The following paper outlines some aspects of the history of academic psychology in Interwar Vienna. The founding of the Viennese Psychological Institute in 1922 is described within the context of the German educational reform movement and against the background of the political situation in Austria after World War I. Conducted by Karl and Charlotte Buhler the Institute was developed into an international centre of psychological research. During the interwar period the Viennese School made important contributions to many fields of psychological research: for example to general psychology, social psychology, and life span psychology. In the following account the main emphasis is put on child psychology. During the 1920s Charlotte Buhlers research paved the way to include psychology in the social democratic reforms of the educational system and of social services, especially of youth welfare. After the so-called Anschluss in 1938 the close relations between psychologists and municipal authorities ended up in the collaboration of psychologists with the Children Euthanasia Program during the Nazi-period.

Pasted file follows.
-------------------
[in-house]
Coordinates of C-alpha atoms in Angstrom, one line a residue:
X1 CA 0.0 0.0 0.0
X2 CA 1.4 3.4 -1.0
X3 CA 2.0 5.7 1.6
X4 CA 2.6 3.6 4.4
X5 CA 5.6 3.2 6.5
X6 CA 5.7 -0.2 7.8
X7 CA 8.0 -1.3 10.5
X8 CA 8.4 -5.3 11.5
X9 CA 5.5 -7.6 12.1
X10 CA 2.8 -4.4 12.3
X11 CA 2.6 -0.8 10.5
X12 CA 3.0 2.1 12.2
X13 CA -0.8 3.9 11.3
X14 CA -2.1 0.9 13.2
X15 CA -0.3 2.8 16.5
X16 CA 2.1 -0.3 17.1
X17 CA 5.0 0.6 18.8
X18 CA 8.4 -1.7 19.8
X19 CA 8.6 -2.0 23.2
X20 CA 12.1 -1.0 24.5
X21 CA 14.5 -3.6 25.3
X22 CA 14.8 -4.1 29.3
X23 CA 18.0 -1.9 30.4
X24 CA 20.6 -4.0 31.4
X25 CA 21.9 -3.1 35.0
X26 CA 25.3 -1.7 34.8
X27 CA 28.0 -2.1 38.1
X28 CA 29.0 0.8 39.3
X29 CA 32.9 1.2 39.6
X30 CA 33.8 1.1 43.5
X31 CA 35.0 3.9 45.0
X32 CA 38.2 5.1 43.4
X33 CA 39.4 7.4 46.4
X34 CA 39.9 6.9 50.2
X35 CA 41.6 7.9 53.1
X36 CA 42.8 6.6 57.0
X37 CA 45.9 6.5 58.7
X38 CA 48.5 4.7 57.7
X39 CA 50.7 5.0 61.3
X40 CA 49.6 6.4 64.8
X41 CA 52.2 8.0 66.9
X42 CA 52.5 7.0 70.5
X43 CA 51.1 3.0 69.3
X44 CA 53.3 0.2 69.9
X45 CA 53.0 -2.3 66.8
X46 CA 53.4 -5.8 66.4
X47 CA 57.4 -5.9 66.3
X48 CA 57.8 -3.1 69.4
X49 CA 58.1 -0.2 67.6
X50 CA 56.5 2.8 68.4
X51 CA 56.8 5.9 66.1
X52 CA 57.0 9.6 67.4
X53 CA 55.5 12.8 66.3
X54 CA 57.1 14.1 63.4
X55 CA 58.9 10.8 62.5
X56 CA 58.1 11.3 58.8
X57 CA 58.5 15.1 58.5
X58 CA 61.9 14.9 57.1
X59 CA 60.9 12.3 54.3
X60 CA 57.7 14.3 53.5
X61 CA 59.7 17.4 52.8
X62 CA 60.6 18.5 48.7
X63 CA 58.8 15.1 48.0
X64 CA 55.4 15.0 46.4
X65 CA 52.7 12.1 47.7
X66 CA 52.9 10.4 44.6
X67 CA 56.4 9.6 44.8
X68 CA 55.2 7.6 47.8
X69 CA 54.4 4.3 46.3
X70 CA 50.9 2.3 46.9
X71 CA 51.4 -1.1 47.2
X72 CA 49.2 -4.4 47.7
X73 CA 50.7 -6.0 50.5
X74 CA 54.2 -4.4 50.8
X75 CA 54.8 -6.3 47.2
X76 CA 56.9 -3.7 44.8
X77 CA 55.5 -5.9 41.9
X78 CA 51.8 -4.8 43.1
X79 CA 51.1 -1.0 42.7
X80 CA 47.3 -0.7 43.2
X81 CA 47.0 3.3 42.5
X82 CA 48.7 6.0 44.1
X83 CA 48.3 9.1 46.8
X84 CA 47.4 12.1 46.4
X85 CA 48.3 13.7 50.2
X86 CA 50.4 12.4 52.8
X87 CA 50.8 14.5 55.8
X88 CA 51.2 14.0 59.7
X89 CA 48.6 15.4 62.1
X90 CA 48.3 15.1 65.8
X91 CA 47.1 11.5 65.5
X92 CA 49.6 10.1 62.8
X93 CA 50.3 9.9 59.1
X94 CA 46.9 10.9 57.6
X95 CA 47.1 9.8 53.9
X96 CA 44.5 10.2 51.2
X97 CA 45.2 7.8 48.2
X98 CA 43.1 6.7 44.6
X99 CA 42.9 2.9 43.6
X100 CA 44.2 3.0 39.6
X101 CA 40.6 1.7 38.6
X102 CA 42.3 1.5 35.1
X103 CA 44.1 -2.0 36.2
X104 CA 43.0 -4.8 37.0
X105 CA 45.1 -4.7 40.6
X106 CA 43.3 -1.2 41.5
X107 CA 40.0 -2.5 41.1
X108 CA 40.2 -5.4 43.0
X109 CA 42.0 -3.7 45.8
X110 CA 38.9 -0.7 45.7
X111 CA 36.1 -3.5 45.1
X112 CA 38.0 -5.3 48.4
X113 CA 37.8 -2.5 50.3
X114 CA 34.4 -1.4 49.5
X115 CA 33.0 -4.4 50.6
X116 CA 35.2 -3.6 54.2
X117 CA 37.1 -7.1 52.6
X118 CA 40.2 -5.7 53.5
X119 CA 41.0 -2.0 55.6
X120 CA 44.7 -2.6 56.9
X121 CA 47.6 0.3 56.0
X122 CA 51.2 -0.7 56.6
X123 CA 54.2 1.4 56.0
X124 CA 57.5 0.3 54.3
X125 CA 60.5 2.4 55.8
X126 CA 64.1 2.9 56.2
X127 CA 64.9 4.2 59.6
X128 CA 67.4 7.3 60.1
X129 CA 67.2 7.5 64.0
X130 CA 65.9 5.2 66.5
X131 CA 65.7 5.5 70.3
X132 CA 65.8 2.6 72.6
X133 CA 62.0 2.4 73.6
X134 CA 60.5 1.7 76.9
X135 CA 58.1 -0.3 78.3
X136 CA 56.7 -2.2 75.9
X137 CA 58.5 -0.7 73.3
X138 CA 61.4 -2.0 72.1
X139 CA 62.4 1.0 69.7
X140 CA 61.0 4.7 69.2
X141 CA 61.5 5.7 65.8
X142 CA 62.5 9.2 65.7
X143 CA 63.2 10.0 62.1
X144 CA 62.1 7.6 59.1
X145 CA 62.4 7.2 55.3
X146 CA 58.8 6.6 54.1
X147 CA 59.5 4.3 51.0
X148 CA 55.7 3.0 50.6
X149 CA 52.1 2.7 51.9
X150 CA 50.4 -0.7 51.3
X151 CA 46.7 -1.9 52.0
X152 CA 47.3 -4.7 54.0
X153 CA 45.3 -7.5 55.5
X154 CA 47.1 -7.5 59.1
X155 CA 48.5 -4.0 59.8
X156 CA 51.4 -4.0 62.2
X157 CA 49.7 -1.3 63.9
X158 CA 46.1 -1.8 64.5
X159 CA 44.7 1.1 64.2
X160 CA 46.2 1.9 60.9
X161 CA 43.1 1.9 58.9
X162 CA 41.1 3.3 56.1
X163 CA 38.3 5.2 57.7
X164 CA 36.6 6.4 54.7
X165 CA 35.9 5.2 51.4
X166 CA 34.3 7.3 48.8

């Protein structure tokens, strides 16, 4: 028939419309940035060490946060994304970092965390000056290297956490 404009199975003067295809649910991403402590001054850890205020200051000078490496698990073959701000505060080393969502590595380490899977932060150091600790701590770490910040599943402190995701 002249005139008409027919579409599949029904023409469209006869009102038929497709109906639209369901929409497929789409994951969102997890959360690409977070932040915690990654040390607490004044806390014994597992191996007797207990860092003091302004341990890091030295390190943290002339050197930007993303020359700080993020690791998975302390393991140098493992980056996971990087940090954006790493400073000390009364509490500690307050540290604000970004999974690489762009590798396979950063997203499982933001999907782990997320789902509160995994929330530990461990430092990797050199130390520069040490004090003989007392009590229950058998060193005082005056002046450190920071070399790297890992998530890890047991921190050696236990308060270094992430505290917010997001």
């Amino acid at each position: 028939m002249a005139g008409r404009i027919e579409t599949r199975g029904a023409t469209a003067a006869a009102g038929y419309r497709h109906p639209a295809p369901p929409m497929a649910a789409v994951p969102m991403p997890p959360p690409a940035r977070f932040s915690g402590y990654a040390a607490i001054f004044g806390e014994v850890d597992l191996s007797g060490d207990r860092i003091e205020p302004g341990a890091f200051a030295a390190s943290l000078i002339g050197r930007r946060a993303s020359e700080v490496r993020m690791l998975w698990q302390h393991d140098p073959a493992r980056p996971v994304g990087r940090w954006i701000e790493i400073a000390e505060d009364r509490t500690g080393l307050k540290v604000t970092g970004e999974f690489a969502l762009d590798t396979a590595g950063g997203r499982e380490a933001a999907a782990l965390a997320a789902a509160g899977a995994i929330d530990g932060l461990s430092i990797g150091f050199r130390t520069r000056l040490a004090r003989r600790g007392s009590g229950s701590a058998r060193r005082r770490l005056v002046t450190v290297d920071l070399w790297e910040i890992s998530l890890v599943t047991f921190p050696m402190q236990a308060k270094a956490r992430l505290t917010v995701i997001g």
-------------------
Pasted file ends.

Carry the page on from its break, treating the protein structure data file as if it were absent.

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AfiliacjaInstytut Psychologii; Uniwersytet im. Zygmunta Freuda w Wiedniu Austria